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Disney studios gives us a distorted view of the story of the Lion King. Simba’s politics are clearly in alignment with its writers – it is well known that history is written by the victors. But what was the true ambition of Simba’s uncle, Scar, and were the ‘Pride Lands’ truly degraded when Simba returned to reclaim the throne? I hope to set things straight in this blog.

Simba’s father, Mufasa, was an arch-conservative who justified order in his kingdom through archaic philosophy. He continually repeated the mantra that, ‘everything has its place’. He used this philosophy to repress the hyenas who were forced to scavenge as outcasts in the unproductive lands of the ‘elephant graveyard’. When Simba asked the reasonable question to his father, ‘why do we eat the antelope?’, Mufasa answered: ‘we eat the antelope to survive, but when we die we become grass and the antelope eats us, thus the circle of life continues’. What he failed to tell Simba is having your throat ripped out by the high-pressure jaw mechanism of a lion is a lot more painful than your decomposed body being masticated in the form of grass.

Scar: a misunderstood visionary.

Scar: a misunderstood visionary.

Scar (actually pronounced Sear) on the other hand was a diplomat; an intellectual who believed in discourse and a more harmonious kingdom where the outcasts, hyenas, would be embraced in a greater Utopian community. Mufasa would never agree to this break in tradition and used his brute strength to keep Scar subjugated. Having no choice, Scar eventually orchestrated the death of Mufasa by organising a stampede of wildebeest that crushed Mufasa. He then banished Simba from the Kingdom when Simba made it clear he would never support his Uncles desire to found a new community based on equality. While this act of murder and banishment is portrayed by Disney as an act of deceit, it was in fact an act of strategic brilliance that was the beginning of a new age of enlightened order in the pride lands.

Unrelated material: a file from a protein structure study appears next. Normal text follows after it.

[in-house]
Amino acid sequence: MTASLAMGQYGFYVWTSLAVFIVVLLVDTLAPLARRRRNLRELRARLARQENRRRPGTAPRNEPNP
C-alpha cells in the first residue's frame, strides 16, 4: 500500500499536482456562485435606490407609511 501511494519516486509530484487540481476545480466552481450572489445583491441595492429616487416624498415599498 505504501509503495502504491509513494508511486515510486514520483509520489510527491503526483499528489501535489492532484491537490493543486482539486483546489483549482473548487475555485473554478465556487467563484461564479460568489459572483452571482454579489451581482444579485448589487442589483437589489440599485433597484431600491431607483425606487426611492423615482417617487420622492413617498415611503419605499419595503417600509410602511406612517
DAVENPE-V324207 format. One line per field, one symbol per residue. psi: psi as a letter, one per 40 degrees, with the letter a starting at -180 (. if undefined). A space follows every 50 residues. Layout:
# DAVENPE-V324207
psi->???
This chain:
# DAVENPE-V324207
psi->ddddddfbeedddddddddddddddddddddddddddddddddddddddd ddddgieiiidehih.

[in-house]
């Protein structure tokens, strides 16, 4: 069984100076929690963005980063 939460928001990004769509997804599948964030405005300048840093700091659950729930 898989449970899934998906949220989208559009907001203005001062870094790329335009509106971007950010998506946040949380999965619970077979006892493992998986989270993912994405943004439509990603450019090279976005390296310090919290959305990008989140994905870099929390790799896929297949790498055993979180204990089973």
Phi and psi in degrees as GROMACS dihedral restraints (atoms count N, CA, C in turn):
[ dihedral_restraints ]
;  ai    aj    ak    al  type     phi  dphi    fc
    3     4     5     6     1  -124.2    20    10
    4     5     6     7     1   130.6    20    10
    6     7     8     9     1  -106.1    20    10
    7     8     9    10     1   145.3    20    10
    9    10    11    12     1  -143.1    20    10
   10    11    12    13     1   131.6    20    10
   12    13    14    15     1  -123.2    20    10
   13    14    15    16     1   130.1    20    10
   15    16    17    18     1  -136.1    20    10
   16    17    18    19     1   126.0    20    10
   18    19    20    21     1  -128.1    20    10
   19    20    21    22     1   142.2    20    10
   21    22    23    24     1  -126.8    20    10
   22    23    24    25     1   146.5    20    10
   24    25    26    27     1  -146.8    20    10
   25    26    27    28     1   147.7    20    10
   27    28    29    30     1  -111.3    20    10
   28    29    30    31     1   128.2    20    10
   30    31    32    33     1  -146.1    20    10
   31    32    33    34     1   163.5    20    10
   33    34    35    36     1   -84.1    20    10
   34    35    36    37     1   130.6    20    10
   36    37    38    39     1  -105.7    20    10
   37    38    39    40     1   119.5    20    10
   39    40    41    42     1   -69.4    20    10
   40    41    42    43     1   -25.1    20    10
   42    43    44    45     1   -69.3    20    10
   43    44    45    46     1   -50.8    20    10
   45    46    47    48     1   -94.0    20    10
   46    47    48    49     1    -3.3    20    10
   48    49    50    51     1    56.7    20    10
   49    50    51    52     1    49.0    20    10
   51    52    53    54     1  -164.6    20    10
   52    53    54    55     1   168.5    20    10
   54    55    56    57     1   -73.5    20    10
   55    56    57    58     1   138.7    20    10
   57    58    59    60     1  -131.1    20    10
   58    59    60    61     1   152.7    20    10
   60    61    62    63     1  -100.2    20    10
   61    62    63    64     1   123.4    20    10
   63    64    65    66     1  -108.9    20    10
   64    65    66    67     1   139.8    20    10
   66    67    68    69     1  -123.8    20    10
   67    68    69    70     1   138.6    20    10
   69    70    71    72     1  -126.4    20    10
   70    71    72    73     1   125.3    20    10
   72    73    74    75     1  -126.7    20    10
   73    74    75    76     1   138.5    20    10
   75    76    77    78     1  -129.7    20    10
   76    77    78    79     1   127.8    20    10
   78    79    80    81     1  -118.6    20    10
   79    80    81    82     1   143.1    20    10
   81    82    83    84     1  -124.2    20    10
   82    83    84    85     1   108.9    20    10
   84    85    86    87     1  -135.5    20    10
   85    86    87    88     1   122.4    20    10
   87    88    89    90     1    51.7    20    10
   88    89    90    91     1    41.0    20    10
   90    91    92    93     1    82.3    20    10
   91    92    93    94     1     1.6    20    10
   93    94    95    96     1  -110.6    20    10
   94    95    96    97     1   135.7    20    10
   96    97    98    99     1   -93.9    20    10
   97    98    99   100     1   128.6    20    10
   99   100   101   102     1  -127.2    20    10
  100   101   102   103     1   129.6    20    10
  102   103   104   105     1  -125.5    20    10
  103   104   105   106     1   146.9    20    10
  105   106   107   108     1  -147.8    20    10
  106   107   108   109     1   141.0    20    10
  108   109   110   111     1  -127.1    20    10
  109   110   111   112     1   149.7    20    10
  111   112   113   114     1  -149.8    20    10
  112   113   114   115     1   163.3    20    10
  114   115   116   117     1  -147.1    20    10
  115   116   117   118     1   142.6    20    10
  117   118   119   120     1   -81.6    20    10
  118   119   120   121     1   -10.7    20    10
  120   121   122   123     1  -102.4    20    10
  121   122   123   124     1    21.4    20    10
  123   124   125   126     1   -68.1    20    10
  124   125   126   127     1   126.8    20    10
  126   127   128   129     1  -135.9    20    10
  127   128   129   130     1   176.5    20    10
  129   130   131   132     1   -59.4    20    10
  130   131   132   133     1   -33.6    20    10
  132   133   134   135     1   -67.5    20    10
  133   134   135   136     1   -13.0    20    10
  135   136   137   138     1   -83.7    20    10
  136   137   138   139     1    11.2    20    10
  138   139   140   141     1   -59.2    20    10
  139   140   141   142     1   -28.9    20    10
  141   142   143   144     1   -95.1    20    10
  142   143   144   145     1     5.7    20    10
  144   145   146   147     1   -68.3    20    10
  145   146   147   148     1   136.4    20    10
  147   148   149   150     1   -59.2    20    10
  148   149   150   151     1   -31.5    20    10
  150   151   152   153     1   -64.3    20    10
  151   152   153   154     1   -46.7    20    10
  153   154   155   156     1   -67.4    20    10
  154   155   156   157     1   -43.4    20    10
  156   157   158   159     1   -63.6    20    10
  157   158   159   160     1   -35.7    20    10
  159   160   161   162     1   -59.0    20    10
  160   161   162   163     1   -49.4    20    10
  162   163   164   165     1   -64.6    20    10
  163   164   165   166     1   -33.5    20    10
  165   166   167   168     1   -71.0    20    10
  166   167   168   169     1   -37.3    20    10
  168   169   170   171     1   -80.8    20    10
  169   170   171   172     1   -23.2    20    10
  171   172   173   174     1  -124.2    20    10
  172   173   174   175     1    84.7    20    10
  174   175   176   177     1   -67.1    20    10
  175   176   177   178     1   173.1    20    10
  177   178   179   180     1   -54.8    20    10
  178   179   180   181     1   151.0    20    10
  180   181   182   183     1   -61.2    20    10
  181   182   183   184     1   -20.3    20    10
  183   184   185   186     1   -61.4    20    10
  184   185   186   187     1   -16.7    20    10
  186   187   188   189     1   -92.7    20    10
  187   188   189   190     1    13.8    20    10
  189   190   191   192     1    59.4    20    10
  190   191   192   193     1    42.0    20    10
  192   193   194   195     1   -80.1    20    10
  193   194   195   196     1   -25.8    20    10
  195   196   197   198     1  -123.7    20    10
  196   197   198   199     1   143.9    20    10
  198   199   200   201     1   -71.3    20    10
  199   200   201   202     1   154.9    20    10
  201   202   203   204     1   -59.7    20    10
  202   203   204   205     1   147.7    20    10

On taking power Scar immediately invited the banished hyenas into the kingdom. All animals were now able to live as equals within the Pride Lands. Liberated from the conservative rule of Mufasa, some of the herds choose to move on and start their own communities, a move unfairly portrayed in the film as the herds escaping from Scar’s mis-rule. Lionesses were considered equals and were able to hunt for food alongside the males. Herds were encouraged to establish communal gardens in which their own food could be gathered. Dead animals were offered to the carnivores and simultaneously carnivores were encouraged to develop a vegetariain diet.

There were those in the kingdom who were opposed to the revolutionary overturning of the old order and set about undermining Scar’s new order. In particular the baboons, warthogs and meerkats (loyal to the ways of Mufasa) worked as agitators for the old ways and continually undermined Scar’s new utopia in preparation for the return of the exiled king, Simba. It is they who  eventually encouraged the inhabitants of the new order to support Simba’s return, paving the way for the counter-revolution that saw the murder of Scar, the return of the repression of the hyenas and the reestablishment of Mufasa’s conservative rule through his son, Simba.

The Pride Land inhabitants could not cope with the de-centralised utopia achieved by the visionary Scar, and choose instead the order of the old ways where thought and participation were not required. The antelope, it appeared, would prefer to be crushed by the jaws of lions than graze in peace. Of course the Disney account of history presents a land lost to degradation under the leadership of Scar; and the hyenas, in keeping with Mufasa and Simba’s propaganda, are presented as evil rouges. What we are not shown is the brief period of equality and communal living that thrived in the pride lands after the daring revolution instigated by Scar. Instead we are emotionally manipulated by music and imagery that suggests a brief departure from peace and tranquility in the form of Scar’s ‘evil rule’.

It is time the world remembered the extraordinary period of decentralised control and communal living achieved by the work of the visionary, Scar.

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